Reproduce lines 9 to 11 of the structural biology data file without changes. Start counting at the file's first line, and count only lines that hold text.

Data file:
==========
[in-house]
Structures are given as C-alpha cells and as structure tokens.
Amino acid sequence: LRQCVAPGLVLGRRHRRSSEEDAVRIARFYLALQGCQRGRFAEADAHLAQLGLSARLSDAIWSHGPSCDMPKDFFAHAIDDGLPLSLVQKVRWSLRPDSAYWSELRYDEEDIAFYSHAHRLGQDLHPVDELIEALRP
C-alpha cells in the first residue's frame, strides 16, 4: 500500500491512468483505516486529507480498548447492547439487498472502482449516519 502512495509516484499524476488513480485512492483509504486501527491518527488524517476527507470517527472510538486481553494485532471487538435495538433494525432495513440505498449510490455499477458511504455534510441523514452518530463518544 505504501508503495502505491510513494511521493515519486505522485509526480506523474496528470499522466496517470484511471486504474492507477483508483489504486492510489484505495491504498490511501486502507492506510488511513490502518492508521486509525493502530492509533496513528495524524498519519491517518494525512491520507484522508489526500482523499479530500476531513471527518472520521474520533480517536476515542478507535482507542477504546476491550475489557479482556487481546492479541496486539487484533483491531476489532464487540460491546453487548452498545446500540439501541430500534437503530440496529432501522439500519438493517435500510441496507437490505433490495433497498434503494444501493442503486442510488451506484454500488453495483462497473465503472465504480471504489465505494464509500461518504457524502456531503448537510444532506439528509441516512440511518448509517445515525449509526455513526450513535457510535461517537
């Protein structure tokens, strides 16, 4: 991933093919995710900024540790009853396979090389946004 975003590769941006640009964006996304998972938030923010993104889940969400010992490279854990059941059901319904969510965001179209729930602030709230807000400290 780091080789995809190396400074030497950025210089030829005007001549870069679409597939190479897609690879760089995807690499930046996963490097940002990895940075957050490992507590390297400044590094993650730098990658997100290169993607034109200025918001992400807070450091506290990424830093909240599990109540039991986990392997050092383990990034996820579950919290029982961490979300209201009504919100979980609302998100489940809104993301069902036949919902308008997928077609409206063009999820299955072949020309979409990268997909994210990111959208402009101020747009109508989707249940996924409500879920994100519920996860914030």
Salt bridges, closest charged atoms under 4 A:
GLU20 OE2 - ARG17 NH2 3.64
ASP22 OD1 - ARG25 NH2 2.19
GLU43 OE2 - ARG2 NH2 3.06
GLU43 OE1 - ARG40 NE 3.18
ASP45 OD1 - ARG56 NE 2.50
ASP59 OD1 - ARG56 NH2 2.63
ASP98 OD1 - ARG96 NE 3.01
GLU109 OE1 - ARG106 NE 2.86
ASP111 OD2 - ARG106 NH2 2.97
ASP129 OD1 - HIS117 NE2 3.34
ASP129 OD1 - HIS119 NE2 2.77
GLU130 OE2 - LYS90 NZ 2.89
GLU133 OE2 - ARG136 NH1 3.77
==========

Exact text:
GLU43 OE2 - ARG2 NH2 3.06
GLU43 OE1 - ARG40 NE 3.18
ASP45 OD1 - ARG56 NE 2.50